The Blu-ray for this first half of season one contains the first 10 episodes of the show. With episodes 4 and 7 including some fun and light-hearted commentary from the English voice actors. From episode 3 onwards, episodes end with ‘Clover Clips’. Short vignettes including the characters to either expand upon the world or characters. As well as a 16 minute piece talking about the casting and production process at Funimation.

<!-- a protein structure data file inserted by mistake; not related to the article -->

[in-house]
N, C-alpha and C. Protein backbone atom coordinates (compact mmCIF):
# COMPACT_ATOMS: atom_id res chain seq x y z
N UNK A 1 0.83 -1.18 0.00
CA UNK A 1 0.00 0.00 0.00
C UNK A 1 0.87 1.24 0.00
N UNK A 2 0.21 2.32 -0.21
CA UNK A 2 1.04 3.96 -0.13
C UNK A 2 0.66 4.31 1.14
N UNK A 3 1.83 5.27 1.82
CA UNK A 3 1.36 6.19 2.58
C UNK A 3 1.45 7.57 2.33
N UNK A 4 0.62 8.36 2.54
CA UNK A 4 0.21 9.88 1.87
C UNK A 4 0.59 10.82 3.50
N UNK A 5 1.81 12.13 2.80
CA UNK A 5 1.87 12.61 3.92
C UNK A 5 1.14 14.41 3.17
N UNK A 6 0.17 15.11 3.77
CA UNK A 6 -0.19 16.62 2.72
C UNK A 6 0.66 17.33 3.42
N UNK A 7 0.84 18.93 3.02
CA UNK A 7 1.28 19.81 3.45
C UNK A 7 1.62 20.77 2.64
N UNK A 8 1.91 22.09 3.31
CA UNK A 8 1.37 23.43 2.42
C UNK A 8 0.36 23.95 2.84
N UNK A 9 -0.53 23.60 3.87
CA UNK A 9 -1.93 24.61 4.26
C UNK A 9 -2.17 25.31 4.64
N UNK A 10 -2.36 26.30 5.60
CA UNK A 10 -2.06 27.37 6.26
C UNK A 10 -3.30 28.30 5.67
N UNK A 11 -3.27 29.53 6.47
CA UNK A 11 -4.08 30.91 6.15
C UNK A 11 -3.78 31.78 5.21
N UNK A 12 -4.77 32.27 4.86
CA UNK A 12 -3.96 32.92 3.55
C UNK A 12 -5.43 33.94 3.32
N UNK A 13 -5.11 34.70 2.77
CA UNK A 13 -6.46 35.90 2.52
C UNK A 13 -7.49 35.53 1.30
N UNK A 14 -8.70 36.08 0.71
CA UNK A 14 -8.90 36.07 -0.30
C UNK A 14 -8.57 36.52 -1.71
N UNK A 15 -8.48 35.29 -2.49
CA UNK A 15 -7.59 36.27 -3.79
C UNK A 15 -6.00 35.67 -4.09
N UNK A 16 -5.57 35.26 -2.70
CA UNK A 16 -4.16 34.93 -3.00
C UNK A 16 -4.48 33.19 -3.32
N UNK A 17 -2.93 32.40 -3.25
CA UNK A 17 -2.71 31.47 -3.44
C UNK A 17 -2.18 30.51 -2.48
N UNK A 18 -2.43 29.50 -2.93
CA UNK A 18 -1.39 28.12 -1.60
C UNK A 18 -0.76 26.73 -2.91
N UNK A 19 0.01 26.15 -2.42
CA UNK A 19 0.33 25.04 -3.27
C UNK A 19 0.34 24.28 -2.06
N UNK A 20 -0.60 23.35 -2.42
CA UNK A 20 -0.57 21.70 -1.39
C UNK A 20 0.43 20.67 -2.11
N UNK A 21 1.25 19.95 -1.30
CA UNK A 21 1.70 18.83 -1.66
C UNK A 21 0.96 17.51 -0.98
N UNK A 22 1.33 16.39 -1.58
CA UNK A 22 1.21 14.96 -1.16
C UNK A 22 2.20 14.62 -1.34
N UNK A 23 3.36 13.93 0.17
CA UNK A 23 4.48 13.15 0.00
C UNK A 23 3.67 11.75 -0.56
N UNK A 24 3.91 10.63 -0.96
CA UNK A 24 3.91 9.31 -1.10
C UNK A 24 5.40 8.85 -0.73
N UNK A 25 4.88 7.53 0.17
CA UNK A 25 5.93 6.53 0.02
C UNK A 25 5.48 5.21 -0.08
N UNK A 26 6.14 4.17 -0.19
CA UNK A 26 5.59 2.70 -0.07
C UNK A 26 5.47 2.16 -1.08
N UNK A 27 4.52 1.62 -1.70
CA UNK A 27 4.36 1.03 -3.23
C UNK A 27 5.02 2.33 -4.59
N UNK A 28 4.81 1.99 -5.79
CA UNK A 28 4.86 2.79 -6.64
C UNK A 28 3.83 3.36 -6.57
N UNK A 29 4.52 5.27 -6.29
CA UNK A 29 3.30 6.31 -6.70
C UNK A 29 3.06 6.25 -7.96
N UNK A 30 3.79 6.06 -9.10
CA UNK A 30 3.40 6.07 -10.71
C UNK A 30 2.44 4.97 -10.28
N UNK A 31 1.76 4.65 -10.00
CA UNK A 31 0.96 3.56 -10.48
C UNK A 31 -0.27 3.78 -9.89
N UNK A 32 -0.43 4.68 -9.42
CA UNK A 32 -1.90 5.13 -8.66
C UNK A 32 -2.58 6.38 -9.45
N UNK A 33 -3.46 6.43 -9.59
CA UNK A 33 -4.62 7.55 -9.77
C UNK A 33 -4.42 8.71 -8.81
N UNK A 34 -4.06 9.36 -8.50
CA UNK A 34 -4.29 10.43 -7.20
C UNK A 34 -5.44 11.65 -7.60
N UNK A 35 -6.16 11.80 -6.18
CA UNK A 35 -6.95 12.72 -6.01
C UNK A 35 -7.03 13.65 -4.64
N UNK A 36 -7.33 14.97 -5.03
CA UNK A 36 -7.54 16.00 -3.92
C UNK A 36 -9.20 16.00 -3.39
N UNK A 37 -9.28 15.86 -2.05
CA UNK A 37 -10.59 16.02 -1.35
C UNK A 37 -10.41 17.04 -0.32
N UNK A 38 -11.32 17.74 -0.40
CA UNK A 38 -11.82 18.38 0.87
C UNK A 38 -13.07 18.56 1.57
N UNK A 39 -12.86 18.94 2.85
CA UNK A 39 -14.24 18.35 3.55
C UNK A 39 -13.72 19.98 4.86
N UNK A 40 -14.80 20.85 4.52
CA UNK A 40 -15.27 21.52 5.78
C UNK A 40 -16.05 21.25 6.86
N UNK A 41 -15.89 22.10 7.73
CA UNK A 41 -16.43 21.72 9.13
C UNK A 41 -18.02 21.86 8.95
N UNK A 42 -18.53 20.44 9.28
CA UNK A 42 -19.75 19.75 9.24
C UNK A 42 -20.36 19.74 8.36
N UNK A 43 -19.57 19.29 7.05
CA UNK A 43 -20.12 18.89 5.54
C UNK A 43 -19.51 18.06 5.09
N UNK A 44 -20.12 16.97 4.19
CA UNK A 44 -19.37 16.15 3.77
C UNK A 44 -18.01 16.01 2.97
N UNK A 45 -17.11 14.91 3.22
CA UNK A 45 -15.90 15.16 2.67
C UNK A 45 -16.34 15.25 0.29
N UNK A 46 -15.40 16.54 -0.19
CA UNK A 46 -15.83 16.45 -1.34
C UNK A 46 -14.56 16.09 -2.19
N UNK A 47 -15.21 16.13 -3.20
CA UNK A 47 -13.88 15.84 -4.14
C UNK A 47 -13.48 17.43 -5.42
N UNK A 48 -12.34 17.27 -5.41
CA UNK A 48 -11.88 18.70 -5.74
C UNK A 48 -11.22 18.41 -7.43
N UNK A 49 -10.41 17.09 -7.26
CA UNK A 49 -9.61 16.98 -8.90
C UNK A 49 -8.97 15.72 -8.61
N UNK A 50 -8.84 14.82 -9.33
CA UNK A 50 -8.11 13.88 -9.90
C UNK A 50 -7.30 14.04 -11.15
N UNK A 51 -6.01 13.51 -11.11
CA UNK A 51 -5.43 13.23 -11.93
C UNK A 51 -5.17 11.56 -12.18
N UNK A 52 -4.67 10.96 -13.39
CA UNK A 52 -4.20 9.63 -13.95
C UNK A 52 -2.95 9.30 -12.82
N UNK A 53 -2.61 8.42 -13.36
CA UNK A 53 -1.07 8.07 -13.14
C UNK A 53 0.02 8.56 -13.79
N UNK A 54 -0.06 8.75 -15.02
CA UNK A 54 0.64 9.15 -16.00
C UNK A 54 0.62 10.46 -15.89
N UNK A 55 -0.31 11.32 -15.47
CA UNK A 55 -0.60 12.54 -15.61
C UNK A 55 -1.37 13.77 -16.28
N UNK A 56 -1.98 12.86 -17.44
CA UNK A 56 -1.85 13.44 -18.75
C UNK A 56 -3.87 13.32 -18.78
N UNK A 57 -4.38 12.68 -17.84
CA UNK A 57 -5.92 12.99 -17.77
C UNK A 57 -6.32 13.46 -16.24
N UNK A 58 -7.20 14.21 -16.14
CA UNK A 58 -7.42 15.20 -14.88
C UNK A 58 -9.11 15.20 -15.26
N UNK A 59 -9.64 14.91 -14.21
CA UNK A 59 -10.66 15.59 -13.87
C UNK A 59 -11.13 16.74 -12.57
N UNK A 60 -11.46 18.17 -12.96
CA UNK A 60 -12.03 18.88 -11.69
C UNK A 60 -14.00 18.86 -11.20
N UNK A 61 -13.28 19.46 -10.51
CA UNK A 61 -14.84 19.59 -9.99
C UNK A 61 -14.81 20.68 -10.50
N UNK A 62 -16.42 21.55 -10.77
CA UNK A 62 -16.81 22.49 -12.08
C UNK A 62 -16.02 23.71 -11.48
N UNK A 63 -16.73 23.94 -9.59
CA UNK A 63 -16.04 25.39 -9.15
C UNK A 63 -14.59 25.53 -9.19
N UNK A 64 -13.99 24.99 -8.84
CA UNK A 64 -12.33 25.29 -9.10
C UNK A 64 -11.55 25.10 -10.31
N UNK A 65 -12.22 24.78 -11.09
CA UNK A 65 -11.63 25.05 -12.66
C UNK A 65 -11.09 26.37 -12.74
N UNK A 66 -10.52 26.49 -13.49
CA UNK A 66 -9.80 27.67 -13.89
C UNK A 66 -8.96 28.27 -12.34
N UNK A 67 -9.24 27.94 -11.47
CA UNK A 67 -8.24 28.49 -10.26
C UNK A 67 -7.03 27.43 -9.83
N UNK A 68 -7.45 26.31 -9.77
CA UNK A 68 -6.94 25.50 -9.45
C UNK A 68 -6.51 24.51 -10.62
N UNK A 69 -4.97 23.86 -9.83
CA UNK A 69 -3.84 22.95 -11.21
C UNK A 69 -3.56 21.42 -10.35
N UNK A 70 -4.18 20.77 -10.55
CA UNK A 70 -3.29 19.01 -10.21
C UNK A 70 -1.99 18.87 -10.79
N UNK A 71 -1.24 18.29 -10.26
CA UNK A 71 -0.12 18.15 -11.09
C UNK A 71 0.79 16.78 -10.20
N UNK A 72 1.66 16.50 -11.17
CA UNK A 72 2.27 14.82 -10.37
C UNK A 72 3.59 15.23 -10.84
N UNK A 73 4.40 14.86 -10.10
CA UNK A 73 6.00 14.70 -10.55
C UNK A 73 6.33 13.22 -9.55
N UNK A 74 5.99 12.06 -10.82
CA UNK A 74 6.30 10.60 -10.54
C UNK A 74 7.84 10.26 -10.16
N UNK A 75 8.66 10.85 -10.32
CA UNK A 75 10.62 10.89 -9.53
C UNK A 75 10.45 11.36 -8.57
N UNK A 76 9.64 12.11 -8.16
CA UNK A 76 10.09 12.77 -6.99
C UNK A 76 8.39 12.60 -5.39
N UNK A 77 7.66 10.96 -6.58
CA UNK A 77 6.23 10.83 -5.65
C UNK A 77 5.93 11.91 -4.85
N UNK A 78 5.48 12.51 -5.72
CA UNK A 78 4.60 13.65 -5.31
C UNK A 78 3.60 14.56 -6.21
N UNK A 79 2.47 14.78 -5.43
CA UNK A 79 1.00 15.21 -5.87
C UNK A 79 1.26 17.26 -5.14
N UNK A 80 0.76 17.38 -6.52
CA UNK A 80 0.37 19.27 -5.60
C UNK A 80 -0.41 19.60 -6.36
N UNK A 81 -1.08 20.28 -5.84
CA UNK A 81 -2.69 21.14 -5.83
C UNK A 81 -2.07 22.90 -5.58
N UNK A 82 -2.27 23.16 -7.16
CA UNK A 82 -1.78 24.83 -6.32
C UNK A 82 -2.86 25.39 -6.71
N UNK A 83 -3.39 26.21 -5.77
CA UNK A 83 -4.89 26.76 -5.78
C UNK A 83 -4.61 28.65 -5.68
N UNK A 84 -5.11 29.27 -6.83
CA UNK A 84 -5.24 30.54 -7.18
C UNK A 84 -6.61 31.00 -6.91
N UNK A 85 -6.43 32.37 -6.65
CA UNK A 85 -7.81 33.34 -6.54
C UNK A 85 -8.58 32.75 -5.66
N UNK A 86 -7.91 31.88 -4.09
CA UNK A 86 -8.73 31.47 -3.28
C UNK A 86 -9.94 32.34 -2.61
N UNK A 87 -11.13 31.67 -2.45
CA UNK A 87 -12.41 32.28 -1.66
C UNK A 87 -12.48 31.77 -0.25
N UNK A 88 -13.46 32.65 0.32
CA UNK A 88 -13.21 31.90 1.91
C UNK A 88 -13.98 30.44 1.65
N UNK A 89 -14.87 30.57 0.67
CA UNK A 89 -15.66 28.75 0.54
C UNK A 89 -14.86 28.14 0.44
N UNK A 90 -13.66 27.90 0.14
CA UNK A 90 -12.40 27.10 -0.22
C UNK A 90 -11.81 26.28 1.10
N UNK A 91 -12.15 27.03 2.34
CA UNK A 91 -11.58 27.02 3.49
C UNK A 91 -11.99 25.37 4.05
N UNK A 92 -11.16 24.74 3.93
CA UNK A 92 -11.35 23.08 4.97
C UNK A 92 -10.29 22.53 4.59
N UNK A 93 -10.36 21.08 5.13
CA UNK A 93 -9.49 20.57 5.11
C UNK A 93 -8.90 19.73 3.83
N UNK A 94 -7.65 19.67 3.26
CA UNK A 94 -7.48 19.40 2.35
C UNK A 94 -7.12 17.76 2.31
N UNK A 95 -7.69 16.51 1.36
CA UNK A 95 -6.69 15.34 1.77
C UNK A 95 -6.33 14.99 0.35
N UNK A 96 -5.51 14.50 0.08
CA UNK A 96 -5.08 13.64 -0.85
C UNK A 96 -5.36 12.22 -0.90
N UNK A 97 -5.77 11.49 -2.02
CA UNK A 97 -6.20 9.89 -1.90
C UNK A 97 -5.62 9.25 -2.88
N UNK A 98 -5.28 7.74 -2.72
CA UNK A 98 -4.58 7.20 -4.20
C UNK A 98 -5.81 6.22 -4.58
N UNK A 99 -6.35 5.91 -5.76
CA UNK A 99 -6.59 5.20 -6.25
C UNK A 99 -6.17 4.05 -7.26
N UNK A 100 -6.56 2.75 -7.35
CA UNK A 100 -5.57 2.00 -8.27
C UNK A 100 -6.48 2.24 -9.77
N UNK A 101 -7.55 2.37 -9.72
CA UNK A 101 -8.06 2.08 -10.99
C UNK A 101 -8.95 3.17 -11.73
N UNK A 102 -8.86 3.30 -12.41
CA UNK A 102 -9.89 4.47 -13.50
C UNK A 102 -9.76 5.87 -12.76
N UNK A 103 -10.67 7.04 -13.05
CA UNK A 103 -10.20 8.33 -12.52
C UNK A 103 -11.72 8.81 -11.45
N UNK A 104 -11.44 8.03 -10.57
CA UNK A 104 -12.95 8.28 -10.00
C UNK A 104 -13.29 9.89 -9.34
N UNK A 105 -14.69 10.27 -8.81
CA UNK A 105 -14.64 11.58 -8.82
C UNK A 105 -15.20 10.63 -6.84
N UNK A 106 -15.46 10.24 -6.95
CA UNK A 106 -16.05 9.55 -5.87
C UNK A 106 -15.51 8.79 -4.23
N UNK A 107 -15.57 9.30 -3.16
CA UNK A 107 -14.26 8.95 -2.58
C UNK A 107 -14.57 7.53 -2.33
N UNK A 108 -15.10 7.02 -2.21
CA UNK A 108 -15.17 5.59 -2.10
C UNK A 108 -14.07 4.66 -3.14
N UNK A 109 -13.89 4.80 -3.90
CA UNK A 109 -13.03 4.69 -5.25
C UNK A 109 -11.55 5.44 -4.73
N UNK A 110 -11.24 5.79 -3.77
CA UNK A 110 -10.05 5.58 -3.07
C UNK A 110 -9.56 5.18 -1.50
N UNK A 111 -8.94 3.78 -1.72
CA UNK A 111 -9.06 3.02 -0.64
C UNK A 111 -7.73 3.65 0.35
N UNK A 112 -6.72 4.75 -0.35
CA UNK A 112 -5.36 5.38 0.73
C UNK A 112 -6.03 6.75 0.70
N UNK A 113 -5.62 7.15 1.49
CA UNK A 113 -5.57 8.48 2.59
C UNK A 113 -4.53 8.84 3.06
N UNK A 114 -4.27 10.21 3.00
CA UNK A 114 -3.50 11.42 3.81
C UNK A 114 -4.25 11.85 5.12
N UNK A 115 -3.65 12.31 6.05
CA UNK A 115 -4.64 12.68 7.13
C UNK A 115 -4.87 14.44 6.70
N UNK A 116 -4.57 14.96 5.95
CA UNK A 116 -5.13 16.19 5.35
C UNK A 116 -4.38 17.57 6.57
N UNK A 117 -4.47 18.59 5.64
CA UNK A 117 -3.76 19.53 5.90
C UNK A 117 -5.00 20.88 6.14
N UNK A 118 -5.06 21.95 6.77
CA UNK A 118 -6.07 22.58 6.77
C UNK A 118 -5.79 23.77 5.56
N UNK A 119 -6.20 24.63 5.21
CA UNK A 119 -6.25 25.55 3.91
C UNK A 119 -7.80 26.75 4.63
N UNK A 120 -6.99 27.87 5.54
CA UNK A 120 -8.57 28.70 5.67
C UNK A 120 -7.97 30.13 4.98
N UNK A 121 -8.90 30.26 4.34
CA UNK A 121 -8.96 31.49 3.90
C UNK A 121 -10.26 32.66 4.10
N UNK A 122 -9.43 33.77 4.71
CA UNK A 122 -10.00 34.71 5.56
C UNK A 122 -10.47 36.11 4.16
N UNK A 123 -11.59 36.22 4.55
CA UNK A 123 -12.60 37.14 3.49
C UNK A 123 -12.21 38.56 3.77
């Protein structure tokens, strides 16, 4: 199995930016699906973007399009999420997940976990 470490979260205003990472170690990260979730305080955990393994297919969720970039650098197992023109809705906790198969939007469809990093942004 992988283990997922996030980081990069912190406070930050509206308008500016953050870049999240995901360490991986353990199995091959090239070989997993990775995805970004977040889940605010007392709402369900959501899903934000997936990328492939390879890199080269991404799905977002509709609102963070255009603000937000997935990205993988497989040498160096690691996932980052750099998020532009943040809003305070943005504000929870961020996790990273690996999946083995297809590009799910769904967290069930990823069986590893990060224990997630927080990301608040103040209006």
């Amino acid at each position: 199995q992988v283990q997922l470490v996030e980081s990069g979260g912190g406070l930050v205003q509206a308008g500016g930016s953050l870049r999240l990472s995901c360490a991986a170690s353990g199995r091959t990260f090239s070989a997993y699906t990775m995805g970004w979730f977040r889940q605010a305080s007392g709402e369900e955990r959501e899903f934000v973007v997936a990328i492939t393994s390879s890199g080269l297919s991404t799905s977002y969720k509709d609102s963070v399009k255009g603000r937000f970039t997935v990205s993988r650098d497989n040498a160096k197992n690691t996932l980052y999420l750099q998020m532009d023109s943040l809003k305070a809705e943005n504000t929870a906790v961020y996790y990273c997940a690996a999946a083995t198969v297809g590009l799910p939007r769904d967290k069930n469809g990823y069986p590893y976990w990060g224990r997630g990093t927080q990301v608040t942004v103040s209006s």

Black Clover is very much ‘baby’s first Shonen’. Relying heavily on tropes on those that came before. But it’s harmless. In this first 10 episodes, there’s nothing offensive, but nothing to set the world on fire either.

Black Clover: Season One – Part One is available on DVD & Blu-ray, August 20th.



The Concurrency of End of Evangelion 0.00 – The Instrumentality of Confusing Endings.

The television series Neon Genesis Evangelion (1995 – 1996) has garnered itself an intense and dedicated fan base. Something it didn’t just gain over time but has been there since early in the shows existence.